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NMPF at work on "Real" seal, other efforts to address dairy issues

Oct. 18, 2012 | 0 comments

Top managers from the National Milk Producers Federation (NMPF) visited World Dairy Expo to talk about the various programs that are helping the dairy industry market more products, take better care of their animals and assure consumers that they are purchasing "real" dairy products.

Jim Tillison, chief operating officer of the CWT or Cooperatives Working Together program within NMPF, said that it is one of the "shining lights" of the association that is now concentrating on helping export dairy products.

"We've had other countries ask how we do it," he told Wisconsin State Farmer during an interview at Expo.

The CWT program has helped its member cooperatives with export assistance of 96 million pounds of cheese this year, he said, which was mostly Cheddar, Monterey Jack and Gouda.

The program also helped export 58 million pounds of butter and other products.

Tillison said if all the products that were exported were reduced to their milk equivalent, it amounted to 2.2 billion pounds of milk produced by U.S. farmers or the same as the annual milk production of 102,700 cows.

The idea of the export assistance program is to help reduce dairy product inventories that can "overhang" the marketplace, depressing cheese and butter prices.

The program also helps the NMPF's member cooperatives gain and maintain market share, expanding the demand for U.S. dairy products and the farmers' milk that produces them, he said.

This export assistance program is funded by voluntary contributions from dairy cooperatives and dairy farmers.


In another area, the association of dairy co-ops has taken on the role of protecting standards of identity for dairy products and assuring buyers of real, U.S.-produced dairy products.

National Milk has signed a five-year deal to take charge of the "Real" seal, a well-known product verification and consumer education program.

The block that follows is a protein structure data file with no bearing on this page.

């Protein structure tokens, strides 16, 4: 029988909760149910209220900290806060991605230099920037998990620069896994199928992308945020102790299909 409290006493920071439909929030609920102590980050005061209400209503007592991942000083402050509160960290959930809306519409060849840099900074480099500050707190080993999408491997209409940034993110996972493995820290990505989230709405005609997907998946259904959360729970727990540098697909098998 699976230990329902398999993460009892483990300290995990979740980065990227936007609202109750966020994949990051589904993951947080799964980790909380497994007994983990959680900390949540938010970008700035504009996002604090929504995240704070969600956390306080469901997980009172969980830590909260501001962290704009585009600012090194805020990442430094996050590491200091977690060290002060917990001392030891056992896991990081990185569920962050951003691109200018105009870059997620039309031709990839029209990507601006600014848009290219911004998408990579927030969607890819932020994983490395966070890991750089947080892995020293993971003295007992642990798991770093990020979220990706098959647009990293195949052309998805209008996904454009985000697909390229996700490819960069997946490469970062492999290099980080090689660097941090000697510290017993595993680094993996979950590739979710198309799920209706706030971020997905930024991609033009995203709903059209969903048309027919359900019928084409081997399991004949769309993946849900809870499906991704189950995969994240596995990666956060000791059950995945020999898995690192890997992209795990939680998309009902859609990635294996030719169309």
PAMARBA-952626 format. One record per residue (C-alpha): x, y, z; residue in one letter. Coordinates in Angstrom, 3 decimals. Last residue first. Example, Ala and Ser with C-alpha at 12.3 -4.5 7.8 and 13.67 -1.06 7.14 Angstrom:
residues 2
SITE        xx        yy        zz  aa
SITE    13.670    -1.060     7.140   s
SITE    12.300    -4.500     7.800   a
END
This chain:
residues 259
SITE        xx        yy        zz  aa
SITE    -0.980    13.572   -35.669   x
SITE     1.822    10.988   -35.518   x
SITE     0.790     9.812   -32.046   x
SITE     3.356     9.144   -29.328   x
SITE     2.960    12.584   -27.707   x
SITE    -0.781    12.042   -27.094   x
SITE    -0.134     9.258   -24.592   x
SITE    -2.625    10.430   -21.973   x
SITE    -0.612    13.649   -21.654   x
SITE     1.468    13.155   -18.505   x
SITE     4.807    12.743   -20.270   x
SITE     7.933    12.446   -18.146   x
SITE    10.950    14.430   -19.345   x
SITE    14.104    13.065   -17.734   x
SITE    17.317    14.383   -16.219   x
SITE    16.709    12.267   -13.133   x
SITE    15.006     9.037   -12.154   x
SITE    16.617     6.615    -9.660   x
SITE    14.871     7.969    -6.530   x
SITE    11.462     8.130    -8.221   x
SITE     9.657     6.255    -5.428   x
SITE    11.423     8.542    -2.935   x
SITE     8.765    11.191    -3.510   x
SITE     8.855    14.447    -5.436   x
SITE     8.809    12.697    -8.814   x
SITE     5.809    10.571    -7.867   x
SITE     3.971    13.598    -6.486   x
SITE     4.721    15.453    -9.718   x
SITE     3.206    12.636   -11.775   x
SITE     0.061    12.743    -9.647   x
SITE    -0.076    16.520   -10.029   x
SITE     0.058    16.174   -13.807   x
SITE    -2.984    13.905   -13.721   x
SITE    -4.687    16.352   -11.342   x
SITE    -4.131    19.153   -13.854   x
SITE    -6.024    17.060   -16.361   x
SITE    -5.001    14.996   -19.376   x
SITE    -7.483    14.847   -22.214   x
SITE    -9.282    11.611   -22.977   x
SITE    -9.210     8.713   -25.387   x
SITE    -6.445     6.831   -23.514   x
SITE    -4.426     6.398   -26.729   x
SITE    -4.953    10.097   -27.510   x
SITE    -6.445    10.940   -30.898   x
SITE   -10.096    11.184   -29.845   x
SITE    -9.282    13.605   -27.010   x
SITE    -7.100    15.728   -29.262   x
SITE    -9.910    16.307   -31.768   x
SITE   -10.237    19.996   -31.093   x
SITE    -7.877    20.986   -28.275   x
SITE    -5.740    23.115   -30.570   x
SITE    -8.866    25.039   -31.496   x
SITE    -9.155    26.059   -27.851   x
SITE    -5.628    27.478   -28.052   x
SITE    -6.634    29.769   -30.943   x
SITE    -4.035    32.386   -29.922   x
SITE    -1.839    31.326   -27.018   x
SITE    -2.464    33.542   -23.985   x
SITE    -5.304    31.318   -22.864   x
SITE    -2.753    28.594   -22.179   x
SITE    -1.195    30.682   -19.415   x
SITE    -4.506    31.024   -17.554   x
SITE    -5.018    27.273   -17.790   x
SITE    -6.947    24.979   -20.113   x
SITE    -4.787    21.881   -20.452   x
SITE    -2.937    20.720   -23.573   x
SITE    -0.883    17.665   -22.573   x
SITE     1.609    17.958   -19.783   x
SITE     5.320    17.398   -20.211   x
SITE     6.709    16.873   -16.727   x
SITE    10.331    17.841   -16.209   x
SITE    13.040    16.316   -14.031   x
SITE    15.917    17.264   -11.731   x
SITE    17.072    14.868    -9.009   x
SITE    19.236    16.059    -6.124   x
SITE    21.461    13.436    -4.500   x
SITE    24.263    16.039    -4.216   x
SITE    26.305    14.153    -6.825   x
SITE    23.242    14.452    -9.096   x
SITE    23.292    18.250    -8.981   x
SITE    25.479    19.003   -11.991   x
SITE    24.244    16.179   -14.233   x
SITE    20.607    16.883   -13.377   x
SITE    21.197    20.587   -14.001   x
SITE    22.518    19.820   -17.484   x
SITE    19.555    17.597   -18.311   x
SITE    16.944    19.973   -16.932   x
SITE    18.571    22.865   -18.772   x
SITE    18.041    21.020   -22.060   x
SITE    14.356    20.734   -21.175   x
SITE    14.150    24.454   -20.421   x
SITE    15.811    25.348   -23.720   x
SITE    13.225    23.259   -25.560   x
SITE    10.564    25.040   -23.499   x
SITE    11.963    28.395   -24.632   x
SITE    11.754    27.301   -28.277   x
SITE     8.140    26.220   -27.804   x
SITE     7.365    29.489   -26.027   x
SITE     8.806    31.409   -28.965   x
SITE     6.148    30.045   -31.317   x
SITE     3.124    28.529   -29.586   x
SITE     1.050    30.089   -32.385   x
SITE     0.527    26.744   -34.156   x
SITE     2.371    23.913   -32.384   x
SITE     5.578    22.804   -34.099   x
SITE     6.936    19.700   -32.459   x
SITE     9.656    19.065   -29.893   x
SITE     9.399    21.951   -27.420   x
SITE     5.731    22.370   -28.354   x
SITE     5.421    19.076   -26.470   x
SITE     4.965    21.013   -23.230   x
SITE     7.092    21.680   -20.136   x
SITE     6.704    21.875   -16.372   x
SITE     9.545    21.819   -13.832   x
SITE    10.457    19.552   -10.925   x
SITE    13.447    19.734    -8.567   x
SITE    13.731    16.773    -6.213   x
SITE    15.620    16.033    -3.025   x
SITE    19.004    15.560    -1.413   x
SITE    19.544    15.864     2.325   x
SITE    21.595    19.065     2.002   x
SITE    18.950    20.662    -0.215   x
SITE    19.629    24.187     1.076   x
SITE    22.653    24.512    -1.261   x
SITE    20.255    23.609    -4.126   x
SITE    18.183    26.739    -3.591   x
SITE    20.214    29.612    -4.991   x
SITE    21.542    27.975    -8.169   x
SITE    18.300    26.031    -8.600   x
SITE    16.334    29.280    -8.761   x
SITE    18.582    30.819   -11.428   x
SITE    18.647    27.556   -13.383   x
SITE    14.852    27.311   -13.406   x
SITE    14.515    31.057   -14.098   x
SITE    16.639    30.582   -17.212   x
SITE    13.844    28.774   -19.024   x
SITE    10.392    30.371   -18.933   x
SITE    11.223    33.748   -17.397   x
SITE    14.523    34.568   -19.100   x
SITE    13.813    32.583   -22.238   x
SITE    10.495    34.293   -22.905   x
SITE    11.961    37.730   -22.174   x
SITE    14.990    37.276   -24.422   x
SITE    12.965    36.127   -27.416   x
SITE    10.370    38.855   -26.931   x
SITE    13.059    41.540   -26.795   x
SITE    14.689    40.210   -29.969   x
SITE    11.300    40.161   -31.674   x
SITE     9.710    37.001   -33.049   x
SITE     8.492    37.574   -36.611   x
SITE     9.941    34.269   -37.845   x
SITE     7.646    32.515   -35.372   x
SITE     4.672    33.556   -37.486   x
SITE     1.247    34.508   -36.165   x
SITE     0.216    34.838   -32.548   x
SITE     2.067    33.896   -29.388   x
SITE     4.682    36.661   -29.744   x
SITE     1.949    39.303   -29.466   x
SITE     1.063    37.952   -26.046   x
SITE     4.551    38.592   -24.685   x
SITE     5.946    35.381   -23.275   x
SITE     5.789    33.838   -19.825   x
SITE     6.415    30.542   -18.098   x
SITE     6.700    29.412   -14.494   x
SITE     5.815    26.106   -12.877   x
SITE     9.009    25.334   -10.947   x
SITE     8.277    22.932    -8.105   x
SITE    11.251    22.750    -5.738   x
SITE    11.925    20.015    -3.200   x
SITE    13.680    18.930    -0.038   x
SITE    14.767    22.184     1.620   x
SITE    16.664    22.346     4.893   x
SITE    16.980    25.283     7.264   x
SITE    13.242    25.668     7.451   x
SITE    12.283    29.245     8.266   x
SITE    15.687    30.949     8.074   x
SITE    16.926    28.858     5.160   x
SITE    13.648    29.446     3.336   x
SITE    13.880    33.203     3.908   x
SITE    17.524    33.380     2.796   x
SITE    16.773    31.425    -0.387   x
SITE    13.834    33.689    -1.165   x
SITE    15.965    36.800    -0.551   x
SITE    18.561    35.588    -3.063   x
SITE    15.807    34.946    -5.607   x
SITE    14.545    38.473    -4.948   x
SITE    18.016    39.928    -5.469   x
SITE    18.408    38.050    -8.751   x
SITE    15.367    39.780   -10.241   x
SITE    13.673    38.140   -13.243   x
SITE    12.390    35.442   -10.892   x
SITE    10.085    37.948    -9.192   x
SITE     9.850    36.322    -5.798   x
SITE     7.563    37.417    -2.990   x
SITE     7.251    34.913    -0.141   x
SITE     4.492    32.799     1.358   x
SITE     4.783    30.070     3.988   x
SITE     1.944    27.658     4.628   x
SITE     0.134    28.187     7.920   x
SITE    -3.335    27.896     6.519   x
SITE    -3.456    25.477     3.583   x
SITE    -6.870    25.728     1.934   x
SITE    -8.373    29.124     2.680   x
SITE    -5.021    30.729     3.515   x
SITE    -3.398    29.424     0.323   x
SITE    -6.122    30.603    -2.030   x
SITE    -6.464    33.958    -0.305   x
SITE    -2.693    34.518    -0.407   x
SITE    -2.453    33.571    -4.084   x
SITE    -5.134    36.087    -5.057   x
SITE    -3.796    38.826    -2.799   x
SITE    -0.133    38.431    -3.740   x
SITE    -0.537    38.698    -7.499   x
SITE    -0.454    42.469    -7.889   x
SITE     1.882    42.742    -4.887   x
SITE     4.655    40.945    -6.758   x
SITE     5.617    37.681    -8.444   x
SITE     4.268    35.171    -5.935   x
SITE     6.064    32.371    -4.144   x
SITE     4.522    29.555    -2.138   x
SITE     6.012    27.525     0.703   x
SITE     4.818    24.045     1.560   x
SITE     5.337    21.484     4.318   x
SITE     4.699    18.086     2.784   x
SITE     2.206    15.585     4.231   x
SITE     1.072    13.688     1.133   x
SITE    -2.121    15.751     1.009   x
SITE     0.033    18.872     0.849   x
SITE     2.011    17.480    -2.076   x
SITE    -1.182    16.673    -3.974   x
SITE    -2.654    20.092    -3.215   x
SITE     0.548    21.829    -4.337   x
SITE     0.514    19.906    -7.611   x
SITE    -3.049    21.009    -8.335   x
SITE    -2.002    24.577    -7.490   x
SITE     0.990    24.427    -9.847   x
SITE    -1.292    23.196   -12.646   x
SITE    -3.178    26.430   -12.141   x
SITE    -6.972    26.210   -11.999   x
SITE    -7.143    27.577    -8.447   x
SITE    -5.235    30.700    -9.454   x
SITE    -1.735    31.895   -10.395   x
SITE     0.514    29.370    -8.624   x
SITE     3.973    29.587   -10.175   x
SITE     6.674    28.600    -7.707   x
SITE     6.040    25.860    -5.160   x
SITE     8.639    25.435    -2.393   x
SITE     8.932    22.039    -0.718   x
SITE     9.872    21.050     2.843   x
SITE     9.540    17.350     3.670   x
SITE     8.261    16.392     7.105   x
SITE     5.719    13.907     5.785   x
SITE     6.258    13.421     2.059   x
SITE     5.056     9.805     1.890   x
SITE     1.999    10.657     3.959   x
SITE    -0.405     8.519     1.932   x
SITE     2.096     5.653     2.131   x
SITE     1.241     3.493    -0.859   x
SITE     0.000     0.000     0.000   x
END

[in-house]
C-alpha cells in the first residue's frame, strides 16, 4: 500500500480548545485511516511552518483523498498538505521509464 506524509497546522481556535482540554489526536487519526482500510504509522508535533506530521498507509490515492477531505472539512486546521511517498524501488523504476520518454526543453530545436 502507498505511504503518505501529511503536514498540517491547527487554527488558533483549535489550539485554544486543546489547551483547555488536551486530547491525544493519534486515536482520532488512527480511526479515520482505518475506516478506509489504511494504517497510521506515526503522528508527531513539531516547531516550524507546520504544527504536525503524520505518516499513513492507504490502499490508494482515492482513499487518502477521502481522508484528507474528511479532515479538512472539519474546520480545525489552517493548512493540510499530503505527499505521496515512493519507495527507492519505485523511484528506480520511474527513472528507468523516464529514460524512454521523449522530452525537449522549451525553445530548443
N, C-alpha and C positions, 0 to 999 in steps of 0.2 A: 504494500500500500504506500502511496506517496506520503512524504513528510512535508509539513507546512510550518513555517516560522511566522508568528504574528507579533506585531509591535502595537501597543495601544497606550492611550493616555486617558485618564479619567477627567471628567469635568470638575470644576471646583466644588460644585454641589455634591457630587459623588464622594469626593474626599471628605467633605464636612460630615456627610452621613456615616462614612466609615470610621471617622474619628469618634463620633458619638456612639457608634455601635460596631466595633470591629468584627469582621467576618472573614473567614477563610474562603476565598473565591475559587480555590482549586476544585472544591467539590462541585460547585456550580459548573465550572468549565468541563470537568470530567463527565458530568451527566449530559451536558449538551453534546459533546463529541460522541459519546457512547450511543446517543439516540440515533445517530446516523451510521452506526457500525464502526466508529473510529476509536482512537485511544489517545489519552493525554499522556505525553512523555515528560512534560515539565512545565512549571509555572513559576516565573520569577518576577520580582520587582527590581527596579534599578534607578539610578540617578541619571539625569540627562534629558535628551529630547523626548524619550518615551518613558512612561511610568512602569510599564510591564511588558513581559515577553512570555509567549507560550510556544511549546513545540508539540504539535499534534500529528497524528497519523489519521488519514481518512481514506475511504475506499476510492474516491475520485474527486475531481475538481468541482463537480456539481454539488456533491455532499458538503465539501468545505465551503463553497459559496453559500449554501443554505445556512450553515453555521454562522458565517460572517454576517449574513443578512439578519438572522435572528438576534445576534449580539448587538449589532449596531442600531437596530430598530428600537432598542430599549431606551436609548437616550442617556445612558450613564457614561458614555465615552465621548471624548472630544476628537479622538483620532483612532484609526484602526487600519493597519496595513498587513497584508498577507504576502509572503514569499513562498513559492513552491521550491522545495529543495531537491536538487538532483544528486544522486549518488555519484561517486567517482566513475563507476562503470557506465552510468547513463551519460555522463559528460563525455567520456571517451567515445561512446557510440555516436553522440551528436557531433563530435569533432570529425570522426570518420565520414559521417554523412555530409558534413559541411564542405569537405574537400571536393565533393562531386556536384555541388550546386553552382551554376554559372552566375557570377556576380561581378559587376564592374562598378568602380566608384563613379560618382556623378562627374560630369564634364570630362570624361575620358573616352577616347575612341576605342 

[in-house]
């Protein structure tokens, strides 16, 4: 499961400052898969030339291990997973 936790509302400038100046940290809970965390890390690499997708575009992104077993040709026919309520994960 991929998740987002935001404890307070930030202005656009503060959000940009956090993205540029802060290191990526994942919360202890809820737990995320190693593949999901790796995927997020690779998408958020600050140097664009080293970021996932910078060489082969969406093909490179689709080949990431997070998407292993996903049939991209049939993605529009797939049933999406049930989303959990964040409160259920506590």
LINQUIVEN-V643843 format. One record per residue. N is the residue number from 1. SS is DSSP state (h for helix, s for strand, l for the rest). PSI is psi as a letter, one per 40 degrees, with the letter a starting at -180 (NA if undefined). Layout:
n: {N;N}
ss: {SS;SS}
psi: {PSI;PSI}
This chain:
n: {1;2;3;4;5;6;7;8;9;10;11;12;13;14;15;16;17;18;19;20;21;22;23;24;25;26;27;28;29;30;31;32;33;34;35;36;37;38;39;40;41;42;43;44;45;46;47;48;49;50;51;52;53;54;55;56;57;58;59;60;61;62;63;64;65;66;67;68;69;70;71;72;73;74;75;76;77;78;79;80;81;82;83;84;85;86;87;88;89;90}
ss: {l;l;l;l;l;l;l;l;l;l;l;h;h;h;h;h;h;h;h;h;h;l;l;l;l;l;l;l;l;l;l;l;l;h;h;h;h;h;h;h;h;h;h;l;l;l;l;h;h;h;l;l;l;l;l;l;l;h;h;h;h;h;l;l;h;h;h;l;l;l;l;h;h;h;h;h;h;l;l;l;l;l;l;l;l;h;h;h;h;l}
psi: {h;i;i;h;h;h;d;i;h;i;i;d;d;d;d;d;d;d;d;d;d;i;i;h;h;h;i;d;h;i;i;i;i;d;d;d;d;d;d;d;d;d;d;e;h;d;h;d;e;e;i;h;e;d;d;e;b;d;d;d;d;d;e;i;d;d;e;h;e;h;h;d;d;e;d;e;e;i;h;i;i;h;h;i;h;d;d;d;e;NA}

Jerry Kozak, president and CEO of NMPF, said his group was frustrated with the federal Food and Drug Administration (FDA) looking the other way when other commodities like soy and almond called their products "milk."

"We decided if we can't get the government agency to police this, then we would do it," he said.

The "Real" seal lets the dairy industry enhance the value of real American-made products and educate consumers about what real dairy is, he said.

Tillison said that the timing for this "Real" seal campaign is good since many industries are pushing their "made in America" products and consumers seem to be receptive to it.

The "Real" seal got started as a push-back to imitation cheese and continues today under the stewardship of NMPF, he said. There are 10,000 products being marketed with the "Real" seal and Tillison said the organization plans to expand its use to dairy ingredients.

Kozak said his organization wanted the "Real" seal program 10 years ago, and is pleased they have it now.


With American consumers increasingly concerned about the way their food is produced, even while they become further removed from farm production and food-producing practices, NMPF is involved in a program that assures animal welfare.

Kozak said that various perceptions exist in the marketplace and dairy farmers who are members of National Milk's member cooperatives didn't want "some outside organizations telling us how to treat our animals."

They now have "Farmers Assuring Responsible Management" or FARM. "We live in a different era. It's different than it was 10 years ago. There's a social consciousness. People want to know how animals are treated," he added.

Partly the issue arose because of tail docking, a dairy farm practice that has come to prominence through several high-profile cases. In California a law was passed to make it a misdemeanor to dock tails.

Kozak said the FARM program provides an alternative of switch trimming.

The program is also being driven by developments in corporate American like McDonalds dictating how hogs can be raised if their meat is to be sold in a McDonalds restaurant, Kozak said.

The FARM program includes guidelines and principles intended to educate farmers and utilizes the field staff of dairy co-ops and second-party evaluations recorded into a database.

"It's important to show that we're verifying farmers' participation," Kozak said.

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